Putin’s Pledge to Ditch The Dollar is Slowly Becoming a Reality
The comments below are an edited and abridged synopsis of an article by Andrey Biryukov
Russia is acting on a pledge by President Vladimir Putin to shrink the role of dollar in international trade as tensions increase between Washington and Moscow.
The shift is part of a strategy to de-dollarize the Russian economy and lower its vulnerability to the ongoing threat of US sanctions. But while the central bank was able to dump half of its dollar holdings last year, progress in trade has been slow due to ingrained use of the greenback for many transactions.
The share of euros in Russian exports increased for a fourth straight quarter at the expense of the US currency, according to central bank data. The euro has almost overtaken the dollar in trade with the European Union and China, and trade in rubles with India surged. The dollar’s share in import transactions remained unchanged at about a third.
The euro came close to replacing the dollar as the currency of choice for Russian exports to the EU, with its share climbing to 42% in the first quarter from 32% a year earlier.
Russia still relies on the dollar for more than half of its $687.5 billion annual trade, though less than 5% of those deals are with the US. Part of Russia’s motivation is that companies suffer delays on as much as a third of international payments in dollars because Western companies have to check with the US whether the transactions are allowed.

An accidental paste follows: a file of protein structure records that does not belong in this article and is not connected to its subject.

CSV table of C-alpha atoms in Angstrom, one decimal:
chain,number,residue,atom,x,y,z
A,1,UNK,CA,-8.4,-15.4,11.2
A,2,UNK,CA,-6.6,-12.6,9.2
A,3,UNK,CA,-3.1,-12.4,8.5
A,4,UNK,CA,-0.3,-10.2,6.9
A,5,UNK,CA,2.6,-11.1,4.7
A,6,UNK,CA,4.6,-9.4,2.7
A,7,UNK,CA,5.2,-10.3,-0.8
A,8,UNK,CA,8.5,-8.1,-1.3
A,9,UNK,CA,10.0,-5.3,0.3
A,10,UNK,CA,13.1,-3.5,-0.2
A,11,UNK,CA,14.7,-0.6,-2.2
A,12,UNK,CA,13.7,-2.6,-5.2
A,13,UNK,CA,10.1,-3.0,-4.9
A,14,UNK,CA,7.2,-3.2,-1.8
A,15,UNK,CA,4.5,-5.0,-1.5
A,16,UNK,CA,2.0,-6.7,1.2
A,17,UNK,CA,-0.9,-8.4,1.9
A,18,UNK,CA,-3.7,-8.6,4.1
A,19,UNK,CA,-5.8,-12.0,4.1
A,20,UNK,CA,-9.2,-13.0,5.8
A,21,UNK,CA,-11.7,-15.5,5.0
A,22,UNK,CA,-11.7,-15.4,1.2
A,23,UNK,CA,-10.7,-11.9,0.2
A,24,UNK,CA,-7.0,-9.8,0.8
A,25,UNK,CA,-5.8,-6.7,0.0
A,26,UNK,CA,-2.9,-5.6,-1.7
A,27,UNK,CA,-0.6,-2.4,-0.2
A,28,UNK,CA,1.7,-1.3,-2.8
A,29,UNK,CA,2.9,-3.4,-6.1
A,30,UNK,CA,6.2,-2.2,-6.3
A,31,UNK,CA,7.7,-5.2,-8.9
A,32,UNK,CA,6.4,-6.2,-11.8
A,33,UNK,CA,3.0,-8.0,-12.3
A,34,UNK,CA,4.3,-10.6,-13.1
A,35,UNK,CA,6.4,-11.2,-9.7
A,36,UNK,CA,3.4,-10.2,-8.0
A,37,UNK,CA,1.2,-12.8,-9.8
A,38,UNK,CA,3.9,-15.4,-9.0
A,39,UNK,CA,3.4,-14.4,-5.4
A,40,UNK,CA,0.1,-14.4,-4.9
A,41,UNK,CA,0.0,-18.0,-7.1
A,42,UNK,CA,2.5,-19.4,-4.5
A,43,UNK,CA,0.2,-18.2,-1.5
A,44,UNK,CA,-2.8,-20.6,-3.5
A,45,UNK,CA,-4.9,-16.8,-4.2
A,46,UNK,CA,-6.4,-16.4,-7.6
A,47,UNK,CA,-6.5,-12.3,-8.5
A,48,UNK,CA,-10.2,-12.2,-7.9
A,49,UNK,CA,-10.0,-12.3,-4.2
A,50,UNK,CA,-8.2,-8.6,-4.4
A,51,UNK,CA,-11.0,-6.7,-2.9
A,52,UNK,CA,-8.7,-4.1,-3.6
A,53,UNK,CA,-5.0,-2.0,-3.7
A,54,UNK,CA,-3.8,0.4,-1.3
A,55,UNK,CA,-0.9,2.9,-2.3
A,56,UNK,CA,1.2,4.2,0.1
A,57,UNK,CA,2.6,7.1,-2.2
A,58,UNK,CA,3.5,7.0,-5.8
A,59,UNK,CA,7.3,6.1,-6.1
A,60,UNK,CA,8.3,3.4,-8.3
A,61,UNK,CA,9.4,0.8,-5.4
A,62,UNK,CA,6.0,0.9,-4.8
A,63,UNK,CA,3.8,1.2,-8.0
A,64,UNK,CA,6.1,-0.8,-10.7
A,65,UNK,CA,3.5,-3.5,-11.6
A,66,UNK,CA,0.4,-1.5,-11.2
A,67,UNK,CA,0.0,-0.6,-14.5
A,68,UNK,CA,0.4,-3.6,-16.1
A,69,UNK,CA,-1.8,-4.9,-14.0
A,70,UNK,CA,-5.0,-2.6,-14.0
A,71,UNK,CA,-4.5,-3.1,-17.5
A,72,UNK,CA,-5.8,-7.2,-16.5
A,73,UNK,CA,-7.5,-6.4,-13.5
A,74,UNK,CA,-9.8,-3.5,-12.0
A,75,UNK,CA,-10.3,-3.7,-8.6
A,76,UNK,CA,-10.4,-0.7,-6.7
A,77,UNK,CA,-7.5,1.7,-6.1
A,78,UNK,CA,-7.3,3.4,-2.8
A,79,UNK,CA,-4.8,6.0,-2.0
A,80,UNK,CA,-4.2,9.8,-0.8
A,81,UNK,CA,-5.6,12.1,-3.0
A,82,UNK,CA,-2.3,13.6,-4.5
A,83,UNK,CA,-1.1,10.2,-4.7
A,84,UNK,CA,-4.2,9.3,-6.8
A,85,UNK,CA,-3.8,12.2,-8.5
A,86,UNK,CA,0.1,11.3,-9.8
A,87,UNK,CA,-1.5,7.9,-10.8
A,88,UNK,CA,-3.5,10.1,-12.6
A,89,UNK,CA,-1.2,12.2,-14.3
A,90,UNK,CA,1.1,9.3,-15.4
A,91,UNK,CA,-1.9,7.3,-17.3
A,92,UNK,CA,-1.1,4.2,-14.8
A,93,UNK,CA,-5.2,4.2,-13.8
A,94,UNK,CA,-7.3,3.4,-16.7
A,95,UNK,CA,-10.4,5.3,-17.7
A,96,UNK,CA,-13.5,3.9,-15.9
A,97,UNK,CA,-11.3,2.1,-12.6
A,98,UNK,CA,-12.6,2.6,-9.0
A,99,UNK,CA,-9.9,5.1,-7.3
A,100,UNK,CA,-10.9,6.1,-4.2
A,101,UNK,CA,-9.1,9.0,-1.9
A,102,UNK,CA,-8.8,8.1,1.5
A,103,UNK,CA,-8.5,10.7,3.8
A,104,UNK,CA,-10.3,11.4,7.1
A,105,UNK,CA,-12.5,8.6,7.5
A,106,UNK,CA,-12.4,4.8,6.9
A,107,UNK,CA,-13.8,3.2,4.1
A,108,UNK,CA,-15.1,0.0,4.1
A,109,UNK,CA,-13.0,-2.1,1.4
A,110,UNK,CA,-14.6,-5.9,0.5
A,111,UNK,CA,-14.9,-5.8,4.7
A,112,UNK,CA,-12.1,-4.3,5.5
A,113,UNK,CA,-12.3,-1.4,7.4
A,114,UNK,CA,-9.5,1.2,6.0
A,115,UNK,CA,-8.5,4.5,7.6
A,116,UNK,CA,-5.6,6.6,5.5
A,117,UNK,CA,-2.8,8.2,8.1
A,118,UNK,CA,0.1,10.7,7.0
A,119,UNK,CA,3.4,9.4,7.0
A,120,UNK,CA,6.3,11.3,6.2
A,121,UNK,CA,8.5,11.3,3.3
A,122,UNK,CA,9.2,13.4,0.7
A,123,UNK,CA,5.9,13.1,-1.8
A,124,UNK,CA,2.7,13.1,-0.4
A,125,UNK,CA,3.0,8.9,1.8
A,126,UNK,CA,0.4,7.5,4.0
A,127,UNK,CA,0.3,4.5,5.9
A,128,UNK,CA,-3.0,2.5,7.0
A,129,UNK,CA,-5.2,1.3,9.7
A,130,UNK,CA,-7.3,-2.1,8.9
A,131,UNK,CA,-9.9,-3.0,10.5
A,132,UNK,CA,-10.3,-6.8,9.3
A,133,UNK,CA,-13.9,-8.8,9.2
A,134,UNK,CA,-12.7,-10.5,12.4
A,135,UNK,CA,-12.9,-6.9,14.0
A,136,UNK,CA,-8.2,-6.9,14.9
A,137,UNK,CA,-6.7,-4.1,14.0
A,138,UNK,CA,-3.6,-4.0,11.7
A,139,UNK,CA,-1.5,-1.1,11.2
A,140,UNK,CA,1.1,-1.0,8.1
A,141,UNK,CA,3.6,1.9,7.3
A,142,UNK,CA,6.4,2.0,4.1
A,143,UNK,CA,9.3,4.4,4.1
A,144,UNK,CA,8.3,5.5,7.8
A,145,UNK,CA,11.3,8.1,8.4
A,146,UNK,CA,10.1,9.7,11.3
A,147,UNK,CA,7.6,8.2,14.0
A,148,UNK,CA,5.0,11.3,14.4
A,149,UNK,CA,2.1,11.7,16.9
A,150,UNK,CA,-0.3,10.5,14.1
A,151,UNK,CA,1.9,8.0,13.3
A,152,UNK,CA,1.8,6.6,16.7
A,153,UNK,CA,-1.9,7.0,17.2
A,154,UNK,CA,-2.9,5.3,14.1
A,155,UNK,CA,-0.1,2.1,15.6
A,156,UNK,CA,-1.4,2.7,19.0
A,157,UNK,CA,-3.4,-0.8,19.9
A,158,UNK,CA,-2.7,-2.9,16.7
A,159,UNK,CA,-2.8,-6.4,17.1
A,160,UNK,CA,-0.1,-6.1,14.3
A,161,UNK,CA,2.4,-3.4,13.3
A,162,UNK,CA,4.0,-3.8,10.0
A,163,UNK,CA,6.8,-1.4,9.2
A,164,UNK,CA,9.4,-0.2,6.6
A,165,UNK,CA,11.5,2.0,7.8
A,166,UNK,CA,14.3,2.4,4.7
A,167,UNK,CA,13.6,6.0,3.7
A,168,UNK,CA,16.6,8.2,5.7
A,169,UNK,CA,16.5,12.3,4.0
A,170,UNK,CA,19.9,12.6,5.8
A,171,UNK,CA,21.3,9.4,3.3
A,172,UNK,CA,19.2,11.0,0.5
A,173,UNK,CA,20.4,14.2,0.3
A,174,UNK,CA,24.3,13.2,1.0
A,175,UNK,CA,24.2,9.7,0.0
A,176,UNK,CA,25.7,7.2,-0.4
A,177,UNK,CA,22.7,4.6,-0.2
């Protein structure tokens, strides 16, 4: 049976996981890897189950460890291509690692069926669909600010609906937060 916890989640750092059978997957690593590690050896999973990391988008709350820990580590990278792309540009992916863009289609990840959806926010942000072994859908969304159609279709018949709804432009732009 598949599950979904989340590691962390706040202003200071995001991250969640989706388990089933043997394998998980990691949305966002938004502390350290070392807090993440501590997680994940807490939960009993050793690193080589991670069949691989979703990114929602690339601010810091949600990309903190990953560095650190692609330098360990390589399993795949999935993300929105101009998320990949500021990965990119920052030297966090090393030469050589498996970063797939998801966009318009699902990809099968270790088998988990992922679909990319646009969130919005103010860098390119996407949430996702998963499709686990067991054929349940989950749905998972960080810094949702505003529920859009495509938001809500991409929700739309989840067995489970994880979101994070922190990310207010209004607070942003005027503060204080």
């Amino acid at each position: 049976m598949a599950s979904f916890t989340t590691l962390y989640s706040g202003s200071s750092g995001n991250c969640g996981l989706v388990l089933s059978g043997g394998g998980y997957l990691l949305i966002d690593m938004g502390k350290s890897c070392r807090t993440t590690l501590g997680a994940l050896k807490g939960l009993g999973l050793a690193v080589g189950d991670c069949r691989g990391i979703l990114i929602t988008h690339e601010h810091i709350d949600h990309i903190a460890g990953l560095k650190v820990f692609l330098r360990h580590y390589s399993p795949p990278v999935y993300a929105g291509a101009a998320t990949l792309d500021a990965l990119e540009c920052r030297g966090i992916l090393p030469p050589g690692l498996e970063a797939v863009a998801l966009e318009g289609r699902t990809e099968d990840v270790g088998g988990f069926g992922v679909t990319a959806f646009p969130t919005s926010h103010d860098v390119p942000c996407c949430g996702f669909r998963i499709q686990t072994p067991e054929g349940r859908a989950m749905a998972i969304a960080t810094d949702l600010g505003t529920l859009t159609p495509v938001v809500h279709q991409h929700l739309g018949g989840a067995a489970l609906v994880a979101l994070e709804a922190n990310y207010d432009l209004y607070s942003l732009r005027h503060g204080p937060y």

The euro’s share also increased in Russia’s $108 billion annual trade with China, jumping to more than a third of export settlements in the first quarter from almost nothing at the start of 2018. This shift, which covers commodity sales and big state contracts, has been accelerated by the development of payment infrastructure at the central bank and other lenders.
Trade in yuan is difficult because of capital restrictions that limit foreigners’ access to Chinese assets. The yuan isn’t completely convertible, which means it can’t play a significant role in world trade.
The most dramatic shift is in Russia’s $11 billion trade with India. The ruble accounted for three-quarters of total settlement in exports between the two emerging markets after they agreed on a new payment method through their national currencies for multi-billion-dollar defense deals.